The U.K. Government announced this week that it will consider allowing prescriptions for medical cannabis on a one by one basis Assessing cases one by one is slow, cumbersome and therefore cruel. Tens of thousands of people could benefit now. Making them wait while other people with the same condition are provided with medicine is not a solution. Billy Caldwell’s family had to break the law, by bringing medical cannabis into the U.K. from Canada, before the Home Office caved in and allowed him access to his own drugs. MPs had to threaten to travel abroad to get the medicine Alfie Dingley requires before he was offered his by the Home Office. Other less high profile individuals are satisfying their medical needs by making their own provisions because they can’t access legal medical cannabis in the UK. Medical cannabis is available in 30 of the states in the USA and 13 European countries. Somebody living in the Netherlands suffering from epilepsy can bring their medical cannabis into the U.K. and use it to self-medicate. But a resident of the U.K. can’t travel to the Netherlands and bring back the same drugs even if they suffer from exactly the same condition. The Home Secretary announced on Tuesday that the licencing of medicinal cannabis is to be reviewed. Therefore we know that there are moves afoot to address the licensing and prescription of medical cannabis but these advances must be geared towards encompassing medical cannabis into the existing drug portfolio available to general practitioners. The end goal for the Home Office must be to allow the provision of medical cannabis under prescription. And before we can do that we have to address the supply chain for the raw materials and the laboratory facilities to produce the end product. There is a lot of work to do and we need to get started now. The time for grandstanding and prevarication has come and gone.
To ask the Secretary of State for the Home Department, what steps his Department plans to take in relation to non-UK EU citizens who do not apply for settled status by the UK Government’s deadline. (153367)
Tabled on: 13 June 2018
EU citizens, and their family members, who are resident in the UK before the end of the implementation period on 31 December 2020 will have until 30 June 2021 to make their application to the EU settlement scheme. We will take a proportionate approach to those who miss this deadline where they have a good reason for doing so. Those who do will be given a reasonable further period in which to apply.
The answer was submitted on 21 Jun 2018 at 15:49.
To ask the Secretary of State for International Trade, whether the Government plans to remove tariffs on solar technology components. (152803)
Tabled on: 12 June 2018
Answer: Greg Hands:
Work is ongoing to develop the UK’s future independent tariff policy via the Taxation (Cross-Border Trade) Bill, as we leave the EU. No decision has yet been taken on what the future UK applied tariff rates will be post-EU Exit, and this department is continuing to look at all options.
Furthermore, the UK continues to support efforts at the WTO to reach agreement on the Environmental Goods Agreement which would promote the trade in green products, including that of solar panels and their associated technology.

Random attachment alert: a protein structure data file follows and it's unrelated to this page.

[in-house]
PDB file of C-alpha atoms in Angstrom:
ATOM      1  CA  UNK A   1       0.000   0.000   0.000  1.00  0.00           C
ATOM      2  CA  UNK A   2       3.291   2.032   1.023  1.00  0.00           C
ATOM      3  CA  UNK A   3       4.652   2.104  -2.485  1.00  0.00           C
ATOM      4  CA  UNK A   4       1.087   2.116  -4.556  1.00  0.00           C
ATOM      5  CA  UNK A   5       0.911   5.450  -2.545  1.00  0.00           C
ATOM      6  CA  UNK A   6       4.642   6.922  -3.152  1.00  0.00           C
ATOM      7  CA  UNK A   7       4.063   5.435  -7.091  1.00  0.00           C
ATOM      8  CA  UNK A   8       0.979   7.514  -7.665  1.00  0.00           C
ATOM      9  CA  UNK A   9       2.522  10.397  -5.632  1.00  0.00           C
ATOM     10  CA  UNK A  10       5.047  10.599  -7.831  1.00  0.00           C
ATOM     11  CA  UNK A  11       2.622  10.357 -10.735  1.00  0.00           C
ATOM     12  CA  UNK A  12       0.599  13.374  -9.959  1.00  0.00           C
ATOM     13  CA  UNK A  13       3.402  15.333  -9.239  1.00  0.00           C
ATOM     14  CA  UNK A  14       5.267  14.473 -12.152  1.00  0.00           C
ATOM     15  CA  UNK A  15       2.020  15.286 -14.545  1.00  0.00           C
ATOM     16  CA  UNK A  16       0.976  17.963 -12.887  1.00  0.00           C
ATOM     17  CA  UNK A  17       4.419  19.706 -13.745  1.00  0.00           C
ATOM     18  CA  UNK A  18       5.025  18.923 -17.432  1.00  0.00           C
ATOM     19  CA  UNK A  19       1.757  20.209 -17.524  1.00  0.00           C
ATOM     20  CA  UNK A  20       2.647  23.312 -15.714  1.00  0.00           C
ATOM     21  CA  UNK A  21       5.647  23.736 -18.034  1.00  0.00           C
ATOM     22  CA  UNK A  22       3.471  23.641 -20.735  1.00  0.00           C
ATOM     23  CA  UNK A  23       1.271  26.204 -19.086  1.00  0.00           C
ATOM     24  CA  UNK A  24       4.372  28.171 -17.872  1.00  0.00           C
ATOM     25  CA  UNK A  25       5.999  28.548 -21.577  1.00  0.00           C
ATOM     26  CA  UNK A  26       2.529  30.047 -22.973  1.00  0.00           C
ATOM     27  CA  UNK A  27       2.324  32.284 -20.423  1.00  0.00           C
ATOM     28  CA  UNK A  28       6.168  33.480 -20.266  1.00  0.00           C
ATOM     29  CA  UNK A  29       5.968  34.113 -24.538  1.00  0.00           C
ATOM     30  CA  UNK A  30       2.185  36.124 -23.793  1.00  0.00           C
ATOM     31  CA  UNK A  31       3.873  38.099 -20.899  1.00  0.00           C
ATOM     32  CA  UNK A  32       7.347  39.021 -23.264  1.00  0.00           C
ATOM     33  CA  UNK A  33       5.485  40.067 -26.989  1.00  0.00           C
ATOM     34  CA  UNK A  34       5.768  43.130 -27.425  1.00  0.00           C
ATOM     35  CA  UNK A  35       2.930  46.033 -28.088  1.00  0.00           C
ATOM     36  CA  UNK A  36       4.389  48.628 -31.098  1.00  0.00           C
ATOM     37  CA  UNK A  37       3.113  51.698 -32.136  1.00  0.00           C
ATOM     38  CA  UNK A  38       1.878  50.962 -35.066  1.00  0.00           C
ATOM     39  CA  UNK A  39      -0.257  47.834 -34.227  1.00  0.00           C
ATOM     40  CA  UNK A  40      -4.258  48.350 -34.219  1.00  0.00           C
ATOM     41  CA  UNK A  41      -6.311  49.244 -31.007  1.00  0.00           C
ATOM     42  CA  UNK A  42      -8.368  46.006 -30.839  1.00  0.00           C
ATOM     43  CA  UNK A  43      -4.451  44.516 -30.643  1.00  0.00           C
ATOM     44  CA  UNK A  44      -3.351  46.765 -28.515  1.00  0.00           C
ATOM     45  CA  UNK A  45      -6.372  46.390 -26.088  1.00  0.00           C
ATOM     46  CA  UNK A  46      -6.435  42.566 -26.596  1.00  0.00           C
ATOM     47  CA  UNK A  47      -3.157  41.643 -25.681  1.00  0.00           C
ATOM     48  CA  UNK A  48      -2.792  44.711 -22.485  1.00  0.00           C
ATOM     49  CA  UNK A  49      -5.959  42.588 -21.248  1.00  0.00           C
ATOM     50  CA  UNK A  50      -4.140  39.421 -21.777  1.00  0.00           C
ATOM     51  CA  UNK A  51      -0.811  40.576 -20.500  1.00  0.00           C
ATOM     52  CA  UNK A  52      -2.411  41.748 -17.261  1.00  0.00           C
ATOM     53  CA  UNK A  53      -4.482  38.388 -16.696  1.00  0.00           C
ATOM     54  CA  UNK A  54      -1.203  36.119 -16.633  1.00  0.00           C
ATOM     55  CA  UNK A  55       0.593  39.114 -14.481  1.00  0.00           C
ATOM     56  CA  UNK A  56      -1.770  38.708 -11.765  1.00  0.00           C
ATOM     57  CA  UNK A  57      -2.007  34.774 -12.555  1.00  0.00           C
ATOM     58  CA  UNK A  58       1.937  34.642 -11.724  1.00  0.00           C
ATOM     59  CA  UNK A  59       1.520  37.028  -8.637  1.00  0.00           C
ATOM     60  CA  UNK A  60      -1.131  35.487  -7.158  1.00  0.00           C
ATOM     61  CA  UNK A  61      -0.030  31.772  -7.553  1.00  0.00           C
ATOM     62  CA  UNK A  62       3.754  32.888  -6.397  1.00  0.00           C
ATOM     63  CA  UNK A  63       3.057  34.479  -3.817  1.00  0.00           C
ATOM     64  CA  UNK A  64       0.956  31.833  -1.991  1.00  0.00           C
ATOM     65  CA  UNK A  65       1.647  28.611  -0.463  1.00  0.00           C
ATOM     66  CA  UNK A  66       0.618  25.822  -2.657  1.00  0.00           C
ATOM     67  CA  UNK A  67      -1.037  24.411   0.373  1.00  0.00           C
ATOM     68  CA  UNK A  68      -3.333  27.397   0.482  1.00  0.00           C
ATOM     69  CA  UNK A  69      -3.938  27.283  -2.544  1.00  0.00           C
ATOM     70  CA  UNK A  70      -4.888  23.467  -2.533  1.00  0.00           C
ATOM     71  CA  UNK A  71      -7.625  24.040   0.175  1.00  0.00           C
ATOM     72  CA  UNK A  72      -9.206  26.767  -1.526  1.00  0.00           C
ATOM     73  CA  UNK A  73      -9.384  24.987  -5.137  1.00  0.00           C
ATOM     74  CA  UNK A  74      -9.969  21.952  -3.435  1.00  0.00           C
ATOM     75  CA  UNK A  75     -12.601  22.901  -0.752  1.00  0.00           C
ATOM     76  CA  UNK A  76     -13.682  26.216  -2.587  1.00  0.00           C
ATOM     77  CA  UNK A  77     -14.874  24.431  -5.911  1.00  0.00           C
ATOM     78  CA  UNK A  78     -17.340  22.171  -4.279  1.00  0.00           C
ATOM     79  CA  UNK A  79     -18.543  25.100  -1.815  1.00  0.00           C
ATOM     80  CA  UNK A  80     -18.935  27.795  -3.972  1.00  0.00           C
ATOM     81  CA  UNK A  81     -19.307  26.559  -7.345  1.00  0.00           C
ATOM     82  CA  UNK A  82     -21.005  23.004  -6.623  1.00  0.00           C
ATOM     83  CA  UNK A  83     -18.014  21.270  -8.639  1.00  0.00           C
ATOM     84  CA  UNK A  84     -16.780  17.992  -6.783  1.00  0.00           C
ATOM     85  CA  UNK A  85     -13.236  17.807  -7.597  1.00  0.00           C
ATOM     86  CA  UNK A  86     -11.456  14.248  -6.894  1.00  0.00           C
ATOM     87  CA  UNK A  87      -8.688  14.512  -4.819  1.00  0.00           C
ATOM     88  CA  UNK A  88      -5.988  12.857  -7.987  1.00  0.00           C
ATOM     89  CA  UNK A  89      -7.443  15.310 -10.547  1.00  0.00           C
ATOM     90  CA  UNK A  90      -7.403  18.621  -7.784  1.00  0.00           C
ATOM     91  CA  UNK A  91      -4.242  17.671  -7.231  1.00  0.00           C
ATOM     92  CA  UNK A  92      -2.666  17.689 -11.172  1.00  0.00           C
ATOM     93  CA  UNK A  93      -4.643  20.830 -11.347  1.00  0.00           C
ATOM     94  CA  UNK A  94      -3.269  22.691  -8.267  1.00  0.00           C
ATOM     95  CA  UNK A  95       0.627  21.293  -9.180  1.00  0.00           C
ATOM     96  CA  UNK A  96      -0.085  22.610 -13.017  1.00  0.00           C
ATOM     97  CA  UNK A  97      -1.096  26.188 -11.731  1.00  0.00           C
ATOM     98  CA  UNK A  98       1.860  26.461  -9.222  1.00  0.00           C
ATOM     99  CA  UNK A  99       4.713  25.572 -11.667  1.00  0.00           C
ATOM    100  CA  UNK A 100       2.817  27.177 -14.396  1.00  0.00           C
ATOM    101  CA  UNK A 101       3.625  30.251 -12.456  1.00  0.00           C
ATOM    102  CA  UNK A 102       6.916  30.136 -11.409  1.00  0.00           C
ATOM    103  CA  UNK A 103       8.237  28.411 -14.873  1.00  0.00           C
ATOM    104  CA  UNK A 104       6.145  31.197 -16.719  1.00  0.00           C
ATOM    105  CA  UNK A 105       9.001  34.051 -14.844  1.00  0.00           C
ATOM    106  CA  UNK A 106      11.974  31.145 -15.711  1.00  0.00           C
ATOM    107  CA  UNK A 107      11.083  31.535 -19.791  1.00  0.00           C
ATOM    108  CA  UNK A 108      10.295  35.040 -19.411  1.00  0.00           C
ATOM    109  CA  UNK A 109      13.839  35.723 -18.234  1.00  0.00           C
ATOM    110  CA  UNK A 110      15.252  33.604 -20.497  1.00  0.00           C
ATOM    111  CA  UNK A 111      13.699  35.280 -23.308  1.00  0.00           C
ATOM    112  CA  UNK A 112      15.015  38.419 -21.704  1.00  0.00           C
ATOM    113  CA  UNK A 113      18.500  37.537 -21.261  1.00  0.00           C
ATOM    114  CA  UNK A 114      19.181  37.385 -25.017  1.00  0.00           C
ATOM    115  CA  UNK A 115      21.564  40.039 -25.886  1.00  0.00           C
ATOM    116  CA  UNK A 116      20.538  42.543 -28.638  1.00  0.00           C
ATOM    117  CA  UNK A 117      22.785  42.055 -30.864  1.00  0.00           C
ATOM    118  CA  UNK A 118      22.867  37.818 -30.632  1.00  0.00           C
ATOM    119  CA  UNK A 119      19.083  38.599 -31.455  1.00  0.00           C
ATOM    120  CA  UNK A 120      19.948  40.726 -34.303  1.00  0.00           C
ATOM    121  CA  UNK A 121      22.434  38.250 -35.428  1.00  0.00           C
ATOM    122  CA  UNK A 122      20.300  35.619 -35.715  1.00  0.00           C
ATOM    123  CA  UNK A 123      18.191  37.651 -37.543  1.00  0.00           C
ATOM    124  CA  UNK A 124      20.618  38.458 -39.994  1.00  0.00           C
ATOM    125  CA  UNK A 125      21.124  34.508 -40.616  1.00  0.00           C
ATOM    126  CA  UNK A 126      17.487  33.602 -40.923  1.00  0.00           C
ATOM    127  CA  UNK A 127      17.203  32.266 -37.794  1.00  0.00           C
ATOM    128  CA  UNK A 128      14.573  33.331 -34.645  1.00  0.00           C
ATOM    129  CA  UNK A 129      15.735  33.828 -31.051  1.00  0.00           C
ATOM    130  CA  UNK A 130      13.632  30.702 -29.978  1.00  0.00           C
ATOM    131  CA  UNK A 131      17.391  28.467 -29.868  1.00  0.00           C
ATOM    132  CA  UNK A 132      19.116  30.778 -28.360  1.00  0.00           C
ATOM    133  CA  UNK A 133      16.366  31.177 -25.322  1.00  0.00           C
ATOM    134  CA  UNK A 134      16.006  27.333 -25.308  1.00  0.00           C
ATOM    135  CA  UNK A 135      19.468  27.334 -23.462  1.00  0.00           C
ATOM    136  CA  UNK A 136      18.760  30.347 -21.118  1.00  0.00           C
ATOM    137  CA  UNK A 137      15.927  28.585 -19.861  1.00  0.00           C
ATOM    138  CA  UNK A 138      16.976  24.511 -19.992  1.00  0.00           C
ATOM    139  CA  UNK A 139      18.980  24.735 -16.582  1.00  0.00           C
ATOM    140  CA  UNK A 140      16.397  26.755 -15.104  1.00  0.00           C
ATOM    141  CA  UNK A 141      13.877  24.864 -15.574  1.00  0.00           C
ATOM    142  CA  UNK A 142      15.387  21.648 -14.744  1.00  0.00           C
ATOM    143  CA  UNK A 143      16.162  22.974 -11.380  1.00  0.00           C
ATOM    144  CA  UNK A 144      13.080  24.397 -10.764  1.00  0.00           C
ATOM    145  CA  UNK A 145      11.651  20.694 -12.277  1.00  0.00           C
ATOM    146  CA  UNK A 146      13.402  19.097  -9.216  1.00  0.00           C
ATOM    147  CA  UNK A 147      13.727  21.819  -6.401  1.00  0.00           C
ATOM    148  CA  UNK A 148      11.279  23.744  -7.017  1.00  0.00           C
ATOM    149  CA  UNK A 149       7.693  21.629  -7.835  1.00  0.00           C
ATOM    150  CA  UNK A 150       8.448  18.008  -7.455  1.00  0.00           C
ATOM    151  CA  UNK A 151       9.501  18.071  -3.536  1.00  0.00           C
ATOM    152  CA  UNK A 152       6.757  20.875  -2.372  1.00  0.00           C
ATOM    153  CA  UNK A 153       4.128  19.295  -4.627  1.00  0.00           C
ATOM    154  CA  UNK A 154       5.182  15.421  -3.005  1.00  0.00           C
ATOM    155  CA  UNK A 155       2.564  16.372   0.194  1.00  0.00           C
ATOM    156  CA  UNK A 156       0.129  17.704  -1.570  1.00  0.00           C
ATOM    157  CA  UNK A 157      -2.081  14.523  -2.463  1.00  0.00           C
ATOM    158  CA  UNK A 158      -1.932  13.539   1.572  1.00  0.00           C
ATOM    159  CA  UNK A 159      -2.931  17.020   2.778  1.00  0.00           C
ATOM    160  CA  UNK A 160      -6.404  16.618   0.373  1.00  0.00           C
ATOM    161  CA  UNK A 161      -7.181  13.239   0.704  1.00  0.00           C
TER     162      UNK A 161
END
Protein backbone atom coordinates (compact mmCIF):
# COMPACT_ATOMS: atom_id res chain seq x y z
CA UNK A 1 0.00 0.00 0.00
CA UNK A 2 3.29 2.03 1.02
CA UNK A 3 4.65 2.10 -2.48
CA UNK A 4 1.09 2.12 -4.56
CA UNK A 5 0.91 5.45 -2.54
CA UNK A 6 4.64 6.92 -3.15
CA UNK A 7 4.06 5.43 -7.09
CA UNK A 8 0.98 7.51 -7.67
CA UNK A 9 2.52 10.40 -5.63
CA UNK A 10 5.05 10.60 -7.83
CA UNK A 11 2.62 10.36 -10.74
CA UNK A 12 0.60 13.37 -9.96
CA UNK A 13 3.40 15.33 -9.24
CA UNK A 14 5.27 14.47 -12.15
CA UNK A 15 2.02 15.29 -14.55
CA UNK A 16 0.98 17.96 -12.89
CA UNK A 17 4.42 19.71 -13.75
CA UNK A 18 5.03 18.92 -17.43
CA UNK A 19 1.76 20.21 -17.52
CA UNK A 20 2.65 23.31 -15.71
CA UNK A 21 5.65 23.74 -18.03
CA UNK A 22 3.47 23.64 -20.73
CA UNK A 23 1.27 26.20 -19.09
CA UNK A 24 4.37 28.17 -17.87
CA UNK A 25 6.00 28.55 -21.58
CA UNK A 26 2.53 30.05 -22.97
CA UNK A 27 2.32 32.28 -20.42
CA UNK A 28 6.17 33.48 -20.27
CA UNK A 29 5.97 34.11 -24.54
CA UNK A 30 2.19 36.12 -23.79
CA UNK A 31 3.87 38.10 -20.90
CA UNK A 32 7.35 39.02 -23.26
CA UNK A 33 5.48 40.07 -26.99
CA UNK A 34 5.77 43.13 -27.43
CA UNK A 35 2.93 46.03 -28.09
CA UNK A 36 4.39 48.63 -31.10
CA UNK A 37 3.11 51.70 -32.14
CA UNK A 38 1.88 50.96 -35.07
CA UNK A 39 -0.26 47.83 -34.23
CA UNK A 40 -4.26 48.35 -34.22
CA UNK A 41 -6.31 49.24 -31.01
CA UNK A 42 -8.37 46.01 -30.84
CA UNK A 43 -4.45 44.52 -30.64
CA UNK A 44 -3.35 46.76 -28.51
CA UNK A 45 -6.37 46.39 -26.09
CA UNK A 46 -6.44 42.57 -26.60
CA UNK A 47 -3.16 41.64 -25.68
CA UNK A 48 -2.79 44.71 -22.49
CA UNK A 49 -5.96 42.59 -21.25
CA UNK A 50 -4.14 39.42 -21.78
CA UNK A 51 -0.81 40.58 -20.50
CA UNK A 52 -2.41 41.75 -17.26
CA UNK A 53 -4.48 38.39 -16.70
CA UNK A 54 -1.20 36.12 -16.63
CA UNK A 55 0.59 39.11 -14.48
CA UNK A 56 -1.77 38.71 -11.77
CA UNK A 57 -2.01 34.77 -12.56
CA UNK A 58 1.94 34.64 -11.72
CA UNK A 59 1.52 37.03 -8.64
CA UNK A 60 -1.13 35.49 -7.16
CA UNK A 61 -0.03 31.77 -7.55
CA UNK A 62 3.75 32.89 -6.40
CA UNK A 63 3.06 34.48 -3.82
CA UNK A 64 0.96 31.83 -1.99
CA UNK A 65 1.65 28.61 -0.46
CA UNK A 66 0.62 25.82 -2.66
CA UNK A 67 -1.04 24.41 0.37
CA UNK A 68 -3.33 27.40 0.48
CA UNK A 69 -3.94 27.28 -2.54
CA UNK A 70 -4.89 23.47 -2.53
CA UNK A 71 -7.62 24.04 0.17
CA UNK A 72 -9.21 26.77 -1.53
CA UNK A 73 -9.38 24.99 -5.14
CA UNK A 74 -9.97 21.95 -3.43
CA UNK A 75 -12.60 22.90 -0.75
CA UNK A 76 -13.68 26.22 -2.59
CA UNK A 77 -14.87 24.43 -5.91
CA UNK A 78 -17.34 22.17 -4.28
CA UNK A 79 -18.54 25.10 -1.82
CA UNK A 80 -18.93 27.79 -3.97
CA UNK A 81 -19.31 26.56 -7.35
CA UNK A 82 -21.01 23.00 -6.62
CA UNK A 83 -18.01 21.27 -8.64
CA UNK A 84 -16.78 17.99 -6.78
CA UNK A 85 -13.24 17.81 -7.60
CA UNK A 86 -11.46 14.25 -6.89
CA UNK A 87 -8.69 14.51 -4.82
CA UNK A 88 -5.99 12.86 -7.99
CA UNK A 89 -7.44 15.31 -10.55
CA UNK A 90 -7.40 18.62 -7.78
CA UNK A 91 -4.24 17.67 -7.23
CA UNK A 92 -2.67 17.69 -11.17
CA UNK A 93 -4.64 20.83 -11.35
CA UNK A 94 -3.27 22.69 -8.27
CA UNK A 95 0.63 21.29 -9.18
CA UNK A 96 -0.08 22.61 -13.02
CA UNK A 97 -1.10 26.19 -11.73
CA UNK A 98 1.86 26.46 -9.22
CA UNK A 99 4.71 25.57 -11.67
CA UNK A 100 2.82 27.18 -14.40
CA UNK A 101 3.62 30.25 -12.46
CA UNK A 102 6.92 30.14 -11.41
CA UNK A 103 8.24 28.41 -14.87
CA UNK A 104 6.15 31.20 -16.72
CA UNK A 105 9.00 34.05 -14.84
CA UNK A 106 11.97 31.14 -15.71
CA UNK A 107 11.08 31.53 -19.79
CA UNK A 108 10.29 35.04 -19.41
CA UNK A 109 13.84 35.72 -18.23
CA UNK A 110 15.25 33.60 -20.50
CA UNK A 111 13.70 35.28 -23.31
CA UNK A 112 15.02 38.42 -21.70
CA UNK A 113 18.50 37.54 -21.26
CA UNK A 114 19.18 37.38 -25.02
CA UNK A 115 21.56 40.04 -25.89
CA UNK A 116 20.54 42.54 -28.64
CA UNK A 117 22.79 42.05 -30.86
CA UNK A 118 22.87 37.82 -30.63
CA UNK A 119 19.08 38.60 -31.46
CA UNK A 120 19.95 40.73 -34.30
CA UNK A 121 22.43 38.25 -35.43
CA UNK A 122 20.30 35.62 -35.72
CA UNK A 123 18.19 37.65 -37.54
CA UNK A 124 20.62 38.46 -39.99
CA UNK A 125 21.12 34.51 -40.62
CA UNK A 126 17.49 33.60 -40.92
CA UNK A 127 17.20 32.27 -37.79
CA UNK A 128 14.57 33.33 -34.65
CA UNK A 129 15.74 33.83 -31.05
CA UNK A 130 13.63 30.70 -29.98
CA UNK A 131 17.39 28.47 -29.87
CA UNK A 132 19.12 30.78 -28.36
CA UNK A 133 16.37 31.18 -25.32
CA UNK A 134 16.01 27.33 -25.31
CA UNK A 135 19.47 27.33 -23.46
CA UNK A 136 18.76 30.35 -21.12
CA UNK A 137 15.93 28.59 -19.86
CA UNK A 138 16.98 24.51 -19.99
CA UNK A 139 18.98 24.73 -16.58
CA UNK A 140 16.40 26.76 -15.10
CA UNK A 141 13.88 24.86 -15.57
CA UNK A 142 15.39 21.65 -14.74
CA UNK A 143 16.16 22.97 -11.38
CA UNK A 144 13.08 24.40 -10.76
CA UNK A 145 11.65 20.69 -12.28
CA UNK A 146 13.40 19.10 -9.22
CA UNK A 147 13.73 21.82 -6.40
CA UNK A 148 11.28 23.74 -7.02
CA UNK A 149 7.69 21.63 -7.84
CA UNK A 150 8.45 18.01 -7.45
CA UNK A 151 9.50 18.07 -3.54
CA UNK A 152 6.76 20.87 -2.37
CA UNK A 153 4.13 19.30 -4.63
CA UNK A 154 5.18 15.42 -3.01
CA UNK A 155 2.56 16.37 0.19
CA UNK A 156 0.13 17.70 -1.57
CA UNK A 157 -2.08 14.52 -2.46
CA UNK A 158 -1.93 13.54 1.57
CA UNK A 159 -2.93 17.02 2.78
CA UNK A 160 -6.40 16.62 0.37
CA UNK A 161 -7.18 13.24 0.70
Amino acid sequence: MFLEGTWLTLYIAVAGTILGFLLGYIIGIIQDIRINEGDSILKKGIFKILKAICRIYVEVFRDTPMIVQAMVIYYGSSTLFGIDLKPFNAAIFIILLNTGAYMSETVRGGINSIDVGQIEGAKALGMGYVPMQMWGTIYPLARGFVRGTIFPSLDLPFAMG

The Department for International Trade published a call for evidence on the 28 November 2017 with the aim of identifying which UK businesses produce goods currently subject to anti-dumping, or anti-subsidy measures, or to on-going investigations related to these.
It asks those businesses to state whether they support, are neutral to, or oppose the maintaining of those measures, when the UK begins to operate its independent trade remedy framework. It asks for data about those businesses’ production and sales, and total UK production and sales.
We invite other interested parties to provide relevant information for measures of interest to them. This will enable us to make an accurate assessment of applications to maintain measures.
The answer was submitted on 19 Jun 2018 at 17:58.
The amount of money lost on FOBTs since 2016 is staggering and further highlights why the maximum unit stake on these machines must be lowered to £2 as soon as possible.
The intervention of HM Treasury in delaying the stake reduction is deeply disappointing and frustrating. It’s time they ditched their blocking tactics and allow the policy decision to be implemented.
I was delighted to be re-elected as vice-chair of the All-party parliamentary group (APPG) and I will continue to campaign for further action to address gambling related harm. I hope to secure a debate on the subject in the near future.
To ask the Secretary of State for Business, Energy and Industrial Strategy, what financial support the Government is providing to small and medium-sized businesses in the renewables sector. (152224)
Tabled on: 11 June 2018
The UK is a world leader in clean growth and much of the UK’s renewable electricity sector is comprised of small and medium sized businesses. Small and medium-sized businesses in the renewables sector benefit from a range of support delivered as a result of Government policies, for example through the contracts for difference, the feed in tariff and the renewable heat incentive policies. In addition, the Government is investing £2.5 billion to support low carbon innovation in the UK between 2015 and 2021 and are making clean growth a priority of the Industrial Strategy Challenge Fund.
The answer was submitted on 19 Jun 2018 at 14:17.